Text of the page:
In the wake of a scathing report, which found the territory’s Child and Family Services division was failing children, Dehcho Grand Chief Gladys Norwegian wants Indigenous governments to take a greater role in caring for kids in foster care.
“For years we – First Nations – have been saying we want control of our own programs and services and trying to make it based on our values and principles,” said Norwegian.
Norwegian penned a letter to Premier Bob McLeod and Health Minister Glen Abernethy because she felt that “knuckles were rapped and life goes on,” after a report from Canada’s Office of the Auditor General found that the territory’s Child and Family Services division was failing children in a number of ways.
Among the department’s many shortcomings, the 41-page audit found serious gaps in the way the foster children are monitored and high staff turnover.
According to the audit, the Child and Family Services cares for about 1,000 children per year. The vast majority of them are Indigenous.
A number of MLAs called for Abernethy to resign but he survived a non-confidence vote in the legislative assembly on Oct. 31 by an 11 to 7 margin.
“The majority of the children taken away were Indigenous and they were put at risk. I wanted to tell them there seem to be serious deficiencies in the Department of Health and Social Services,” she stated.
As the Dehcho leads itself into self-government, Norwegian expects Indigenous organizations will take on greater responsibilities in caring for children.
After Abernethy survived the vote of non-confidence, he vowed to fast track improvements to services, staff recruitment and retention.
Despite the department’s struggle to retain staff and a typical 20 per cent vacancy rate, the only Northern program that trains social workers remains in limbo.
Aurora College’s social work program offers a diploma but it will not be offered in 2018 and 2019. The GNWT decided in February 2017 to cut $1.9-million from the program, citing low enrollment.
“We need Northern experience,” said Norwegian. “They’re looking for people with degrees. Efforts should be made to make the diploma program encouraging for people to move on and get their degree.”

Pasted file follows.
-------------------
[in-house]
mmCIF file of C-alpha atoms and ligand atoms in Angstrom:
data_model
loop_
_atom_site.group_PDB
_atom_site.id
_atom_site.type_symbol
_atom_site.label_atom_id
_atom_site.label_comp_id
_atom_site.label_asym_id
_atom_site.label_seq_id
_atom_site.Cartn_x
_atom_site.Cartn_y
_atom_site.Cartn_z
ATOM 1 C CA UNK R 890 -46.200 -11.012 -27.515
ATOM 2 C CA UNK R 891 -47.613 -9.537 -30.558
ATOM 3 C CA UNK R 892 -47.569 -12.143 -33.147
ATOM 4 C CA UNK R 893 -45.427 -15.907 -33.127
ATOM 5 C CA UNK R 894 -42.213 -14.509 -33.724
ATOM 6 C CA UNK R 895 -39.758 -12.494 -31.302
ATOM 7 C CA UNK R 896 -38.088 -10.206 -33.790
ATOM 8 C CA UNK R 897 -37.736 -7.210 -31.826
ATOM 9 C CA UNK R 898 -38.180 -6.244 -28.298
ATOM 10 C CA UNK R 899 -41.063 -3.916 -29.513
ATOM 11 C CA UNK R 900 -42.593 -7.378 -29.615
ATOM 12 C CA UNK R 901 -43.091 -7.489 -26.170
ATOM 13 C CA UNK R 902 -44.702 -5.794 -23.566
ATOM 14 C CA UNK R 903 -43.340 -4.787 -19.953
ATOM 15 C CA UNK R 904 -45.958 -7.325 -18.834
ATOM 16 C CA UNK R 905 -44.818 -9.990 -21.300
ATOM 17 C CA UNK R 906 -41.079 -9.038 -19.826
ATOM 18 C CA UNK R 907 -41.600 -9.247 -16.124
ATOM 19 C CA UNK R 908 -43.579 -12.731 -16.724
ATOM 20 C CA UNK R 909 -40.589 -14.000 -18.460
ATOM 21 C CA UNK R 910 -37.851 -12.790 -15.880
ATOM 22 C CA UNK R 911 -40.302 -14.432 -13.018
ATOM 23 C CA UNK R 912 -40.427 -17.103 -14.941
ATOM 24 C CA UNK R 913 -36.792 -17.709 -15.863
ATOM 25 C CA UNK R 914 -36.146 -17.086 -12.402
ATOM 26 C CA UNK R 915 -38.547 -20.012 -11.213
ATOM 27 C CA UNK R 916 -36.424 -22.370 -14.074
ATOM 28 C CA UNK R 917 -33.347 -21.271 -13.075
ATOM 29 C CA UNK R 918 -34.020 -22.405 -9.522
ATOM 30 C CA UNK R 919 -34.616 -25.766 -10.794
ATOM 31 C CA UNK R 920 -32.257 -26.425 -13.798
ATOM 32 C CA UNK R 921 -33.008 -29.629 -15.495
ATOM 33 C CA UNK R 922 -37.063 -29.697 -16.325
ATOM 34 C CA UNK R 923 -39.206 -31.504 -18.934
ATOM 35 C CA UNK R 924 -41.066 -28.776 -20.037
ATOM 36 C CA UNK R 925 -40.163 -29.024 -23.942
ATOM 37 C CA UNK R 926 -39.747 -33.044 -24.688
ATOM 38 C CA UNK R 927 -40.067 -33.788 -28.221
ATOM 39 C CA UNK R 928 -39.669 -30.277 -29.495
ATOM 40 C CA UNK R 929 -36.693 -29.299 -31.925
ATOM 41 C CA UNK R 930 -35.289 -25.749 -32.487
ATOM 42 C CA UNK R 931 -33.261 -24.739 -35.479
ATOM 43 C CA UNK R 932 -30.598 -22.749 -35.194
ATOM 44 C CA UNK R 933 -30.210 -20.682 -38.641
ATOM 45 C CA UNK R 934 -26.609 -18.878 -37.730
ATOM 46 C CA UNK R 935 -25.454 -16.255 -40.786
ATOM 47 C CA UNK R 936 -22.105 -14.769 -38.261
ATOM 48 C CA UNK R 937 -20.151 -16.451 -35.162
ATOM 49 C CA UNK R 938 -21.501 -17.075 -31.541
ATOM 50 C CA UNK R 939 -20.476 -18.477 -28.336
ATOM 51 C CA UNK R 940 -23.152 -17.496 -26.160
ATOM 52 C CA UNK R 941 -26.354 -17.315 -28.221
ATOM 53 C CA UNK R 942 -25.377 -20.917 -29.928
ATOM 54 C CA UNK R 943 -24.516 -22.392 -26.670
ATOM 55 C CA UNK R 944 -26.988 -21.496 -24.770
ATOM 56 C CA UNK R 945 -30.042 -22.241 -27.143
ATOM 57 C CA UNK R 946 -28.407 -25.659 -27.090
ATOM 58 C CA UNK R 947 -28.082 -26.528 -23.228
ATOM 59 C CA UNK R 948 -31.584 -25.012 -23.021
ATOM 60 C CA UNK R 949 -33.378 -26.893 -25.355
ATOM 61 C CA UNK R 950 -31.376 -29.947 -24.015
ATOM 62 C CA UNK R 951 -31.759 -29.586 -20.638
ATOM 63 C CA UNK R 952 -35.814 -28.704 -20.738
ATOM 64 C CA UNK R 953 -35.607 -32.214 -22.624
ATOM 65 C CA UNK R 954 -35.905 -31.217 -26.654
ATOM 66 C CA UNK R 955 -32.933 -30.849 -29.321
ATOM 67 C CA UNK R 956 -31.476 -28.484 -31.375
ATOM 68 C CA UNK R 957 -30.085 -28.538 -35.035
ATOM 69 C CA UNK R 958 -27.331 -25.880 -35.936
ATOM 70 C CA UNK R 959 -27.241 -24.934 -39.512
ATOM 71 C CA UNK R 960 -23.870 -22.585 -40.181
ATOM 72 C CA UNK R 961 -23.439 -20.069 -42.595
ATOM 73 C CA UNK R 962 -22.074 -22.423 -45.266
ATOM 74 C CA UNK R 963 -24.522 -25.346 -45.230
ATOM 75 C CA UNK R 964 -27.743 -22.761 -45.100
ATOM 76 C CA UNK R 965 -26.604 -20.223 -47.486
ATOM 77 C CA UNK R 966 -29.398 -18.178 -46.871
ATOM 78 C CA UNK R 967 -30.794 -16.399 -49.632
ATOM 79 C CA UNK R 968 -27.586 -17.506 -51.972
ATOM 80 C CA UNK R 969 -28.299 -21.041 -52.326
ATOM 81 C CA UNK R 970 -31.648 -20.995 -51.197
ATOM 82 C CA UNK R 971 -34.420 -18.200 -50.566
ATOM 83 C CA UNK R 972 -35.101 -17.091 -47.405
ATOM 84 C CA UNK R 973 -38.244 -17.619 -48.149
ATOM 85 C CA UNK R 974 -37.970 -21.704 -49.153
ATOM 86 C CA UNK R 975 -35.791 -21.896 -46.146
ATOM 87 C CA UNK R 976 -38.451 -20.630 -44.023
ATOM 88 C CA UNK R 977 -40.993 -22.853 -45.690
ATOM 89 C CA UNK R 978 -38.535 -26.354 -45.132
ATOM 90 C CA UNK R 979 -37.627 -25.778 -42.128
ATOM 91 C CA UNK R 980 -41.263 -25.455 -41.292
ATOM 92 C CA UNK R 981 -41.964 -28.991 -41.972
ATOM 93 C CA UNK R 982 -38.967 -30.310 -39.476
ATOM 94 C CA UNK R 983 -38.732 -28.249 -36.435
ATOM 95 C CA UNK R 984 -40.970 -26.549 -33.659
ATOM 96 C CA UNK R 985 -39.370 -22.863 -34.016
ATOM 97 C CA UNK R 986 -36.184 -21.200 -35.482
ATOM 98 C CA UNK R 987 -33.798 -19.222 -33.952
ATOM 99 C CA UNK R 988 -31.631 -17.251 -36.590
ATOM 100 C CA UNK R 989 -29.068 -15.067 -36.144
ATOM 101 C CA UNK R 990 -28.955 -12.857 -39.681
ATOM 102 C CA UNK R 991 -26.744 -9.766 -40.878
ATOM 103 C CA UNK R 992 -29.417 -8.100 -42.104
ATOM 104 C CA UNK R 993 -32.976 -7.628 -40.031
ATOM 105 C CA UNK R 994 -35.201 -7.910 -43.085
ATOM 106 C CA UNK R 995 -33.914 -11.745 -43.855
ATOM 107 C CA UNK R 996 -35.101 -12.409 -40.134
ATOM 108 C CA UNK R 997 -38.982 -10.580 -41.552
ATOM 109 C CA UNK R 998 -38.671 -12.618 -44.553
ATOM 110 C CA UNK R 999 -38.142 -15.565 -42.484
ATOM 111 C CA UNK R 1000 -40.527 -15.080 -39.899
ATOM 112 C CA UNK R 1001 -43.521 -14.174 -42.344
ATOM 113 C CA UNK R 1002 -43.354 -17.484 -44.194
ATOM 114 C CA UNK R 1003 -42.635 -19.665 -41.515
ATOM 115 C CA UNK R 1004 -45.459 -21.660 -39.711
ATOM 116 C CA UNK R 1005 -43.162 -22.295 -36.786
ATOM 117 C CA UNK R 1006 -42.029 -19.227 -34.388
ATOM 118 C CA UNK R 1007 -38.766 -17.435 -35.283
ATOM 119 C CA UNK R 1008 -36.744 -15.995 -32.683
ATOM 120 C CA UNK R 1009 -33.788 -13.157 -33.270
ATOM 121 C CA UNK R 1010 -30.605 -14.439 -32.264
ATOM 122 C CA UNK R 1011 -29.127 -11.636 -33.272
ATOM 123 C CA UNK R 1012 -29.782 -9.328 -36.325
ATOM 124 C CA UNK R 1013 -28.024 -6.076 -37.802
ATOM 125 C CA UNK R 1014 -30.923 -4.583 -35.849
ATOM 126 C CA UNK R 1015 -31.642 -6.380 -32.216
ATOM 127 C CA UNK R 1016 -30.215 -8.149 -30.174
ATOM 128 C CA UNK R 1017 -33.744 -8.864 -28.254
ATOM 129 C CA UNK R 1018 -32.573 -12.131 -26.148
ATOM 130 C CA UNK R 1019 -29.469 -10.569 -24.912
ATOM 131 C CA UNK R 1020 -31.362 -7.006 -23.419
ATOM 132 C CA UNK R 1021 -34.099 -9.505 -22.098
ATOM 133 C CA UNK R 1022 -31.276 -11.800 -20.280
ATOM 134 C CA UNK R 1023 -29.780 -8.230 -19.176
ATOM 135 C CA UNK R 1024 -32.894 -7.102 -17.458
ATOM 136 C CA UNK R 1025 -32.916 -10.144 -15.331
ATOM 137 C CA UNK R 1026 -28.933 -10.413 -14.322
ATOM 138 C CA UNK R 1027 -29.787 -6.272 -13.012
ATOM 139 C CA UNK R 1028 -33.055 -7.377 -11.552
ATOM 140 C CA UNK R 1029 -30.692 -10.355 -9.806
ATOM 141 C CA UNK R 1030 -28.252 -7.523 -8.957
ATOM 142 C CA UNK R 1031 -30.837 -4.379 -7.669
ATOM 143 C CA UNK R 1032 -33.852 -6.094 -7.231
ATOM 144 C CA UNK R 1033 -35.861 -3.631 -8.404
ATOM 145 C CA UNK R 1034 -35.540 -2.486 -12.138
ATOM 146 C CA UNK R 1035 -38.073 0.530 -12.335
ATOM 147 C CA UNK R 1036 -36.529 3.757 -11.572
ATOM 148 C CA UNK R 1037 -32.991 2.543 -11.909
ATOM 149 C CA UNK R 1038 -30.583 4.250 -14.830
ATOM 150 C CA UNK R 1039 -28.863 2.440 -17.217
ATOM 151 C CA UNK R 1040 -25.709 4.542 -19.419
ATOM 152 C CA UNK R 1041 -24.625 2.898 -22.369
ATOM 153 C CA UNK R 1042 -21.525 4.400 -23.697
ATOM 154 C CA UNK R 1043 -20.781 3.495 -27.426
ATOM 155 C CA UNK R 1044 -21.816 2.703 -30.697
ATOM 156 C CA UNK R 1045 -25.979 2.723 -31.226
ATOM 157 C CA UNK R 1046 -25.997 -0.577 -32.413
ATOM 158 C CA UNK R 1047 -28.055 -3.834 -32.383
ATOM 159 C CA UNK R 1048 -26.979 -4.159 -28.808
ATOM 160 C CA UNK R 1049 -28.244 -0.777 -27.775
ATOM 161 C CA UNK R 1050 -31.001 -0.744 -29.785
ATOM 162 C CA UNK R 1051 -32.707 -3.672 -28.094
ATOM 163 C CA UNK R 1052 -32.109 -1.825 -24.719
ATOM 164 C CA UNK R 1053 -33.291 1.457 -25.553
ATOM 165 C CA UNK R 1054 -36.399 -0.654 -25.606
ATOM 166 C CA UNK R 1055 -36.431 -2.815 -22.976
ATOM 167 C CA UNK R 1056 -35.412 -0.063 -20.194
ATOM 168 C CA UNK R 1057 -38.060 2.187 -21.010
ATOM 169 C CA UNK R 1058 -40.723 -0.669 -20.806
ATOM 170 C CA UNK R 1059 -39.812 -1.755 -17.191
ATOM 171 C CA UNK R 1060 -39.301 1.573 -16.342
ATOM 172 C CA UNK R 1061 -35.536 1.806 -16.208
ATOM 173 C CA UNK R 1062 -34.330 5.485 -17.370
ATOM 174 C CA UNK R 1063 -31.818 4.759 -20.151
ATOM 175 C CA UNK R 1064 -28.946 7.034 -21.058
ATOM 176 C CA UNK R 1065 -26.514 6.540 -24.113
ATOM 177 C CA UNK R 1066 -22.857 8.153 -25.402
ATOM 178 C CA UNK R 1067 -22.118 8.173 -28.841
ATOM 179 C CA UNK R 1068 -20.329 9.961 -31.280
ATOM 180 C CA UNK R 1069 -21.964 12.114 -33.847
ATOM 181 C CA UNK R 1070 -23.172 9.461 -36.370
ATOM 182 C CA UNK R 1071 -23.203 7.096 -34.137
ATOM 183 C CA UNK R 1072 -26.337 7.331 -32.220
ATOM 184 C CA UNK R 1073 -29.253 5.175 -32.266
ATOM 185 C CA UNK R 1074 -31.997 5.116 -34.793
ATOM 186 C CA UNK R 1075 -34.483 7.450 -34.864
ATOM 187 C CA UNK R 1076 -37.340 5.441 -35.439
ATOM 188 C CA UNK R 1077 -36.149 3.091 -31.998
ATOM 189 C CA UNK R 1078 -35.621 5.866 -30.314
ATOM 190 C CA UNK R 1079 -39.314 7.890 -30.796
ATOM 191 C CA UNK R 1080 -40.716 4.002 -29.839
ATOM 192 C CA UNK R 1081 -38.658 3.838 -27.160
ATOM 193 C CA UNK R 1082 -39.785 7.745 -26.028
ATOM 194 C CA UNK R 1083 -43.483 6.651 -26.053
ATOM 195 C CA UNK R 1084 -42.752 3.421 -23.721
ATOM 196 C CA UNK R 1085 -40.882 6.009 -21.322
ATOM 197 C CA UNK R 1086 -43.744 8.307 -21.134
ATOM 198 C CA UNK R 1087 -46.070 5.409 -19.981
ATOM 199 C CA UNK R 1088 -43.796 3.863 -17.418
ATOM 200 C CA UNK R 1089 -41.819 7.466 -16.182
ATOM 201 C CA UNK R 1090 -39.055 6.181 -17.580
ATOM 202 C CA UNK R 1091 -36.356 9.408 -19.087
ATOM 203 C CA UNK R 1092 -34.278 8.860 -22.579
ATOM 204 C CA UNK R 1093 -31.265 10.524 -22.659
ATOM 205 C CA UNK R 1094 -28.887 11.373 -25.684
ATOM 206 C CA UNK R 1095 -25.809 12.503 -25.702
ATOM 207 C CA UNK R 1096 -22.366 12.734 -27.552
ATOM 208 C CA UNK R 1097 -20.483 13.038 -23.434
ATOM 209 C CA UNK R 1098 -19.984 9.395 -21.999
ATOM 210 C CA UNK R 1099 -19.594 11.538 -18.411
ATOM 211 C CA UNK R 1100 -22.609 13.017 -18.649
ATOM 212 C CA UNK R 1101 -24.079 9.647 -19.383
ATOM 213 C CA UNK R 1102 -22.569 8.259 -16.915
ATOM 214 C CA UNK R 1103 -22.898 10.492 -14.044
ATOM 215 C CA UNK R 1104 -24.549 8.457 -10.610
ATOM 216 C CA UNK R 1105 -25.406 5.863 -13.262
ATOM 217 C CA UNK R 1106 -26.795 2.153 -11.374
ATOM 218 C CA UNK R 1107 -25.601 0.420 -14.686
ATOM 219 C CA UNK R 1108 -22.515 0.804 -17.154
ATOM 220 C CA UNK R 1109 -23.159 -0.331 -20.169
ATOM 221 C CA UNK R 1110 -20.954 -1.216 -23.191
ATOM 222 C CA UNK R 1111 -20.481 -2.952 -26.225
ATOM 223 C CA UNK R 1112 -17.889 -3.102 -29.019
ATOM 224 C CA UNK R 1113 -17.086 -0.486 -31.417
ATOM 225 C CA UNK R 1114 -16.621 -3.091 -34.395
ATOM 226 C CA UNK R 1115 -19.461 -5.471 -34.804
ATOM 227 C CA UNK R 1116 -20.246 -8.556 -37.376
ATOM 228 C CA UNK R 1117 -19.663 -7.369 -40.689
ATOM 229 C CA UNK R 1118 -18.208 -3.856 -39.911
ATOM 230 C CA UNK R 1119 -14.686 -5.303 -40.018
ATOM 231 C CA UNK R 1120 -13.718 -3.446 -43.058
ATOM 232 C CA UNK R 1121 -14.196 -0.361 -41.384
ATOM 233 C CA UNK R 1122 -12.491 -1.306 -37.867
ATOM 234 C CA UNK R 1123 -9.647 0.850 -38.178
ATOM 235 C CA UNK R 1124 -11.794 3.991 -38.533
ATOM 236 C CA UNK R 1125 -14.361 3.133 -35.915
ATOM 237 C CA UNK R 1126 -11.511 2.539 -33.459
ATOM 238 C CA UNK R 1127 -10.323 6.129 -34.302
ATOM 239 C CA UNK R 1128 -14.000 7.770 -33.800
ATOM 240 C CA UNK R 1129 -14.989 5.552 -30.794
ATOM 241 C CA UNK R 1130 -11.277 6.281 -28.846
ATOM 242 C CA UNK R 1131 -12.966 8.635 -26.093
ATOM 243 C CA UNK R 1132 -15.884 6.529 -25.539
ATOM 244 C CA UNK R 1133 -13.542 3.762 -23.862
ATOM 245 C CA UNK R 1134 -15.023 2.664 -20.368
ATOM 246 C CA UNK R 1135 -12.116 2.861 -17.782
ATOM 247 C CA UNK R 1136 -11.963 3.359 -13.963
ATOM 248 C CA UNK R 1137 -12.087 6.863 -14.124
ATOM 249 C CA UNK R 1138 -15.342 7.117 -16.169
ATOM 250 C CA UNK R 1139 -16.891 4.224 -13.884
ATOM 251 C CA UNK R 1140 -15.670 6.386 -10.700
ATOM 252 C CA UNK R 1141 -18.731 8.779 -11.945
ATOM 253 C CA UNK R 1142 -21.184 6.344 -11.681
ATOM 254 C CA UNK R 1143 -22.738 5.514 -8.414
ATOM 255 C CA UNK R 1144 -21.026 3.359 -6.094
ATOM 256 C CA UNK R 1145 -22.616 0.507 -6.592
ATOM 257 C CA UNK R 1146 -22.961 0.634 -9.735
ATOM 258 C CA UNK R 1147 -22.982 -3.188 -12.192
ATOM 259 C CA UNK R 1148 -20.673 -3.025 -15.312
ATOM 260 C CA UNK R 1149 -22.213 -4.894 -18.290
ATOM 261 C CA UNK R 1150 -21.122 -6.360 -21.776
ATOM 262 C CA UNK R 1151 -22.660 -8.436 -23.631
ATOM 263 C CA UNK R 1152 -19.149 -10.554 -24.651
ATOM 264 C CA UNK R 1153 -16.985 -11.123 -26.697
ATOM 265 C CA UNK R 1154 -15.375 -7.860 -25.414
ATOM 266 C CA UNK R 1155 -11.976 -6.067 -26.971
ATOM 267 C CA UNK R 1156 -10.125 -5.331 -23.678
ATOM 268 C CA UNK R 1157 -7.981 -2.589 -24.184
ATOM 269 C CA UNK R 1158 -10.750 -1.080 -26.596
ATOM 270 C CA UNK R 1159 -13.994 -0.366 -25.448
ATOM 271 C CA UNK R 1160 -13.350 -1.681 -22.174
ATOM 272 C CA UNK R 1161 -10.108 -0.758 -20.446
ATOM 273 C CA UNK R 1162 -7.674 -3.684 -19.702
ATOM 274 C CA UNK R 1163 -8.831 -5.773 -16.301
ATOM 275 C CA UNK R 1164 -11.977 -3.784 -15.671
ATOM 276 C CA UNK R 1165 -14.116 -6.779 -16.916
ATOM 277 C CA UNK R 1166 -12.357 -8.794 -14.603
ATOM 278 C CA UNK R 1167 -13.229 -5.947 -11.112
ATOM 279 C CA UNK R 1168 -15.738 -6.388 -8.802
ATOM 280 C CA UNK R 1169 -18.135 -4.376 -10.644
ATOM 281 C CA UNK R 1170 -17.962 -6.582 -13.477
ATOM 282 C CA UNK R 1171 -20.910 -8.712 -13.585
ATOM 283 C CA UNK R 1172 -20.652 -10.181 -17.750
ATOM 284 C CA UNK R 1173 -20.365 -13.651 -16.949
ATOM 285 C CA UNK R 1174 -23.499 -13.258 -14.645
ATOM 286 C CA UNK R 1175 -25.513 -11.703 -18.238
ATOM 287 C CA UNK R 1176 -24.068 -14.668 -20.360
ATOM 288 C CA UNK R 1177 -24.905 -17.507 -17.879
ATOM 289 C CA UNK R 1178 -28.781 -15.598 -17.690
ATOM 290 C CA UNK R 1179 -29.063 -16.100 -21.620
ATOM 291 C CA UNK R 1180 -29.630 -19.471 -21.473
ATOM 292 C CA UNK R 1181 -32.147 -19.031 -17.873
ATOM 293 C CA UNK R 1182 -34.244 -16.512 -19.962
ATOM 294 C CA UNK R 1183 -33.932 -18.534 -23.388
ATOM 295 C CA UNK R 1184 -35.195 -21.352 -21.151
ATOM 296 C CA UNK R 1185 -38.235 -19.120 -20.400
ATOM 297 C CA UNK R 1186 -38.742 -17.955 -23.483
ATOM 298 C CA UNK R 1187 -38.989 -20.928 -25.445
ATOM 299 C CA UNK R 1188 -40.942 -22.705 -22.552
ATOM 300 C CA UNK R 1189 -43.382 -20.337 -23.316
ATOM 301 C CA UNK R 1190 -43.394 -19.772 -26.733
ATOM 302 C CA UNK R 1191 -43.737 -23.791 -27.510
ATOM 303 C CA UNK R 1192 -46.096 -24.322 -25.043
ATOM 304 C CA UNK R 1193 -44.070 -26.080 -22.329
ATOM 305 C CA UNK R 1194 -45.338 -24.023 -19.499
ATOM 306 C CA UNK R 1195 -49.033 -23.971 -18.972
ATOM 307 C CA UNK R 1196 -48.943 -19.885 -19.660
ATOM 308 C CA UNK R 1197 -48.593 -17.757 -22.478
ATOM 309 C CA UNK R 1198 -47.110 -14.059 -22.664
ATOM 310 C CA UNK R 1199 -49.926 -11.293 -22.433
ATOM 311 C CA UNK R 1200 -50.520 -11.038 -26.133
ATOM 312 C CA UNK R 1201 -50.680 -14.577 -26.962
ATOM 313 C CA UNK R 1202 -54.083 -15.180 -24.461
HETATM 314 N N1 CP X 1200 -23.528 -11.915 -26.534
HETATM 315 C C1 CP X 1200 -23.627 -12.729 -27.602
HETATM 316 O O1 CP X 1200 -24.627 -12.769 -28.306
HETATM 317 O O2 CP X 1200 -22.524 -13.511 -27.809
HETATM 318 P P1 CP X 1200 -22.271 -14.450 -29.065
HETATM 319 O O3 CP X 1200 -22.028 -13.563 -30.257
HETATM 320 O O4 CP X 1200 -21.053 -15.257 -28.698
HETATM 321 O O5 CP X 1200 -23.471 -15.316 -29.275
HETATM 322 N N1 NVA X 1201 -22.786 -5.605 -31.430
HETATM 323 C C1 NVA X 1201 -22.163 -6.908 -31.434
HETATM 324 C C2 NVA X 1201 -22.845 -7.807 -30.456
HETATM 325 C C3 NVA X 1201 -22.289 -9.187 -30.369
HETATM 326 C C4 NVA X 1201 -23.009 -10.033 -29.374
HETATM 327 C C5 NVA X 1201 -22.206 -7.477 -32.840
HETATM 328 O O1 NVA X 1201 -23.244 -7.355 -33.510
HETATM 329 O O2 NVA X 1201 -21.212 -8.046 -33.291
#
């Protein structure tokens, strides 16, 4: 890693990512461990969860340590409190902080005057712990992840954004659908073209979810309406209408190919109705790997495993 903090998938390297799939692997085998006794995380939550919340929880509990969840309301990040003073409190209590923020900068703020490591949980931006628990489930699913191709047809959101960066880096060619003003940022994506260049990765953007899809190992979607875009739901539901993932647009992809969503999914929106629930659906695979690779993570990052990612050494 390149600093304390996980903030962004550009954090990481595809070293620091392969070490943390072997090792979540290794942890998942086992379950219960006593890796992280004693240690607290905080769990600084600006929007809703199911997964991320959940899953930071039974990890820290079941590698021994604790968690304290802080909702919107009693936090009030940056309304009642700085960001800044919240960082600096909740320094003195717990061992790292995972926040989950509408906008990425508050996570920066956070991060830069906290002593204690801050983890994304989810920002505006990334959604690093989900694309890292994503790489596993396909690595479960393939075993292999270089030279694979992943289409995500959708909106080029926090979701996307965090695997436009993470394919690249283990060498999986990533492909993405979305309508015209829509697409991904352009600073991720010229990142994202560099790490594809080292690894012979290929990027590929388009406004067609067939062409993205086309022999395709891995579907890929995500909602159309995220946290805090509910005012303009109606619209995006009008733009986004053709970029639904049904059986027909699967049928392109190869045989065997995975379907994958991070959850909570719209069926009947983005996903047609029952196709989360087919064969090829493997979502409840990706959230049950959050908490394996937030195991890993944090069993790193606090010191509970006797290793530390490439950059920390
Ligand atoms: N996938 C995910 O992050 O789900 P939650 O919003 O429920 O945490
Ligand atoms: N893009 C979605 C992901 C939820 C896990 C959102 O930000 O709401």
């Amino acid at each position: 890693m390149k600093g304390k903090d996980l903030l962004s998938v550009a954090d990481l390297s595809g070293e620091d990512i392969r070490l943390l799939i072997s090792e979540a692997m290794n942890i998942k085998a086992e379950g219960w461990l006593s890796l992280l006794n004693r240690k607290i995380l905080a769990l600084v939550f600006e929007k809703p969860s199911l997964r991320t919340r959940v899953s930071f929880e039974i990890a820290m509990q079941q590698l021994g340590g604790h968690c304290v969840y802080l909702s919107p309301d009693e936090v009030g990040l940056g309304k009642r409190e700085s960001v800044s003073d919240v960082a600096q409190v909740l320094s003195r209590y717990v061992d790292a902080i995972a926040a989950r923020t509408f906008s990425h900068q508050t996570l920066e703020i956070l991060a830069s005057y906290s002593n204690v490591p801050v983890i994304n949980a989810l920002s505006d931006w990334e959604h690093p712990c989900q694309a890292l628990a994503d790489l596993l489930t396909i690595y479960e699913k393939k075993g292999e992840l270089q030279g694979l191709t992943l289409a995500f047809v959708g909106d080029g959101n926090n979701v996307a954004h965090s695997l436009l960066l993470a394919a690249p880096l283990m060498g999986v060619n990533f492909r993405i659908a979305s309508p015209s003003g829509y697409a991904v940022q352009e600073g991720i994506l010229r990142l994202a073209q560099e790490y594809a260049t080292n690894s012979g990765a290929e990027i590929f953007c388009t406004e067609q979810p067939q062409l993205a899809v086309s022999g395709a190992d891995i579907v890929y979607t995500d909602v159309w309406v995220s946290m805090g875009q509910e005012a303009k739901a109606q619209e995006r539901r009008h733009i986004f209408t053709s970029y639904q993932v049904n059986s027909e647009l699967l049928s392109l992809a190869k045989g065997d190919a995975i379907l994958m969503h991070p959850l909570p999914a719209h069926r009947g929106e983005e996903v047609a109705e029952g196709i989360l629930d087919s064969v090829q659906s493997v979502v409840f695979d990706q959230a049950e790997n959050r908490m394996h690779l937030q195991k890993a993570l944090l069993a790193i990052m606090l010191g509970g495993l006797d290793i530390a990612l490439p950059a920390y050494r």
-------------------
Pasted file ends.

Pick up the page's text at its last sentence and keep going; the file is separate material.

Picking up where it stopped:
Training Northern social workers is just one possible solution, she said.
“At the end we just want healthy people – happy people feeling good about themselves and knowing their identity and not being embarrassed about who they are,” she said. “Can you imagine being a child yourself and being exposed to a lot of loud arguments in your household, then someone comes around to rescue you from that environment, and finding out the home you’re being put in is not that safe?”
Dene Nation Chief Norman Yakeleya said Indigenous governments should play a greater role in caring for the territory’s foster children as the vast majority of them are Indigenous.
“When you see more than 95 per cent of children in care are Indigenous, that’s an emergency situation. Give communities the means to support families and children, rather than putting a child on a plane and sending them out,” he said.
Communities have, “perfectly educated, well-suited, skilled people … that can look after children. They may not have university degrees or college diplomas. However, that’s the issue. We are trying to measure up to another society’s credentials,” he said.
Once a child falls under the care of the Child in Family Services division, it is difficult for them to get out, he said.
“Residential schools are alive and well in child welfare agencies. There is family separation, the disconnect from their culture, language, their traditions, their food and the events. Everything is a separation from their culture and who they are as an Indigenous person,” he said.
In Alberta, the provincial government is working alongside Indigenous governments to reform its child welfare system, said Yakeleya.
In October, the province announced Bill 22 would overhaul child welfare, which would require the province to notify an Indigenous child’s band before they are put in foster care. Yakeleya hopes the territorial government will take similar steps.
“We want to work with the territorial government but they’ve got to be willing to sit down and say, ‘let’s do something creative. Let’s look at our own regional child welfare agencies,’” he said.